Consumer Information and Firm Pricing: Negative Externalities from Improved Information
AbstractWe analyze the effect of consumer information on firm pricing in a model where consumers search for prices and matches with products. We consider two types of consumers. Uninformed consumers do not know in advance their match values with firms, whereas informed consumers do. Prices are lower the greater the proportion of uninformed consumers. Hence uninformed consumers exert a positive externality on the others, in contrast to standard results. This leads to socially excessive investment in gathering prior information when aggregate demand is price-sensitive. Copyright 2000 by Economics Department of the University of Pennsylvania and the Osaka University Institute of Social and Economic Research Association.
Download InfoTo our knowledge, this item is not available for download. To find whether it is available, there are three options:
1. Check below under "Related research" whether another version of this item is available online.
2. Check on the provider's web page whether it is in fact available.
3. Perform a search for a similarly titled item that would be available.
Bibliographic InfoArticle provided by Department of Economics, University of Pennsylvania and Osaka University Institute of Social and Economic Research Association in its journal International Economic Review.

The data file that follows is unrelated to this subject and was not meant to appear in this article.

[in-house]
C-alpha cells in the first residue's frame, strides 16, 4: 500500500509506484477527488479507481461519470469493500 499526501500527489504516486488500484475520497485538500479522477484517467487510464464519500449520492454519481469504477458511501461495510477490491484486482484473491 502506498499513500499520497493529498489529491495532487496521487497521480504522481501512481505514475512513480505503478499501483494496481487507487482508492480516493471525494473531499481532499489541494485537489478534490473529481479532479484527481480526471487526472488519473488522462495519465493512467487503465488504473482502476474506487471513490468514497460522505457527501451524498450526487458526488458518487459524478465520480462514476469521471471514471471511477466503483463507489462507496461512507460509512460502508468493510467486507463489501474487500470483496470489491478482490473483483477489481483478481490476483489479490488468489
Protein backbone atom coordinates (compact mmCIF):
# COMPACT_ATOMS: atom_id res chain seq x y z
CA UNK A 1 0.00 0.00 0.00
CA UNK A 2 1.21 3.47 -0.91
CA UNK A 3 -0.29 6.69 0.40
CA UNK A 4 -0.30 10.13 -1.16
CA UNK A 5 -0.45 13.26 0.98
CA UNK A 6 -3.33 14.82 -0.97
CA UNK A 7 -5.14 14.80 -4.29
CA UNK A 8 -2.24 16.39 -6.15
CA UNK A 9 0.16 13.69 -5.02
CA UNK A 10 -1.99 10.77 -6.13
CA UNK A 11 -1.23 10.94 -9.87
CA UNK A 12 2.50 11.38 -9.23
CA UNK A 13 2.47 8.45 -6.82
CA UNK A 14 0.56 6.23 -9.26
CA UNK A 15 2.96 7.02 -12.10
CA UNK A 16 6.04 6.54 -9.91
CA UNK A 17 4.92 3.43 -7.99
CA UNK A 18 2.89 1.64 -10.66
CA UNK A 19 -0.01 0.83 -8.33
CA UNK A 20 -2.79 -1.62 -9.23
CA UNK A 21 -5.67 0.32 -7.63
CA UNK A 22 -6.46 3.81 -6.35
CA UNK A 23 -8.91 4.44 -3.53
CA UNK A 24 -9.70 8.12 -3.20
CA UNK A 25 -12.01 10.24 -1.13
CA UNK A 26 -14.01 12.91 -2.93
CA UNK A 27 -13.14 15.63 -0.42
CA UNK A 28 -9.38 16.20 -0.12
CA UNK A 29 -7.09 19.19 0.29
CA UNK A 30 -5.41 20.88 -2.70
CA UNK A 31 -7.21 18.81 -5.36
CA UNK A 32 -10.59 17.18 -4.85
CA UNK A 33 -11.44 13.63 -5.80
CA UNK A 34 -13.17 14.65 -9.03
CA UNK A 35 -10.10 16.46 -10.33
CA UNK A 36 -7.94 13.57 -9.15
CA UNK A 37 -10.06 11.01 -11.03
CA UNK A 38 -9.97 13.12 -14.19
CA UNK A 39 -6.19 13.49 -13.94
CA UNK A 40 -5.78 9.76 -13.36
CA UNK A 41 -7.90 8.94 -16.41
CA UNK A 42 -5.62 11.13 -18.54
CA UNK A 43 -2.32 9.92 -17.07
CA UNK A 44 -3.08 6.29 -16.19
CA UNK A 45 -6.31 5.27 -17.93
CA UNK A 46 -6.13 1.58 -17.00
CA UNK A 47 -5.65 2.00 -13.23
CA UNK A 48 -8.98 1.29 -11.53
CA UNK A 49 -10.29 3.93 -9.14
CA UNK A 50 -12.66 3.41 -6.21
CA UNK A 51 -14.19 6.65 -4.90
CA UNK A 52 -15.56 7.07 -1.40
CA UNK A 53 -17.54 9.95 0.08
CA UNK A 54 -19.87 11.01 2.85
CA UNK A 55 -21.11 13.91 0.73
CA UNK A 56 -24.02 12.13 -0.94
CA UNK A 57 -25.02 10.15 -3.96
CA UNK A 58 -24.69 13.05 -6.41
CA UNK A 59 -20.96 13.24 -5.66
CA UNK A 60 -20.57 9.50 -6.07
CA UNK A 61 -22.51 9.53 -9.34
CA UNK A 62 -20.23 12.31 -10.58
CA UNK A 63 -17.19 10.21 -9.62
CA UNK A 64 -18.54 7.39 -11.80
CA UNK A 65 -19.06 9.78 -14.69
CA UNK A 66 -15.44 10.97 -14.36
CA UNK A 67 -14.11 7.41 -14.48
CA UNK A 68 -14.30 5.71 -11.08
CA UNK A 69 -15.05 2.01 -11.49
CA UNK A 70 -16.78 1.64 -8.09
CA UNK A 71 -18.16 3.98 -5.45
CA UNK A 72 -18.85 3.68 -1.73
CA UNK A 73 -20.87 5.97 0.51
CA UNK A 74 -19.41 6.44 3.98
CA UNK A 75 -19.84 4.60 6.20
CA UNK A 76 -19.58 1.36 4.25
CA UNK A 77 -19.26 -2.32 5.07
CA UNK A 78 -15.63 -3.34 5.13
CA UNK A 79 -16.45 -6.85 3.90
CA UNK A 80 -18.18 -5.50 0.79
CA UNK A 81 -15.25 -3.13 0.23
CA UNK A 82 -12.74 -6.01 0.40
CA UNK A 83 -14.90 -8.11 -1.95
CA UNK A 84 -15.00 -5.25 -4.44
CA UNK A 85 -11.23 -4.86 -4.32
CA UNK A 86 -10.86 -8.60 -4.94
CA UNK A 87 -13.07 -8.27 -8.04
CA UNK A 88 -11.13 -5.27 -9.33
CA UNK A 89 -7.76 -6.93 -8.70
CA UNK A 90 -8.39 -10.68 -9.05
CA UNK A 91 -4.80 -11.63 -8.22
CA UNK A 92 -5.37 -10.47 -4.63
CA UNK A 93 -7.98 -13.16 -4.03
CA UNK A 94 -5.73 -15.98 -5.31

Volume (Year): 41 (2000)
Issue (Month): 3 (August)
Contact details of provider:
Postal: 160 McNeil Building, 3718 Locust Walk, Philadelphia, PA 19104-6297
Phone: (215) 898-8487
Fax: (215) 573-2057
Web page: http://www.econ.upenn.edu/ier
More information through EDIRC
Other versions of this item:
- Simon P. Anderson & Regis Renault, 1997. "Consumer Information and Firm Pricing: Negative Externalities from Improved Information," Virginia Economics Online Papers 338, University of Virginia, Department of Economics.
You can help add them by filling out this form.
CitEc Project, subscribe to its RSS feed for this item.
This item has more than 25 citations. To prevent cluttering this page, these citations are listed on a separate page. reading list or among the top items on IDEAS.Access and download statisticsgeneral information about how to correct material in RePEc.
For technical questions regarding this item, or to correct its authors, title, abstract, bibliographic or download information, contact: (Wiley-Blackwell Digital Licensing) or ().
If references are entirely missing, you can add them using this form.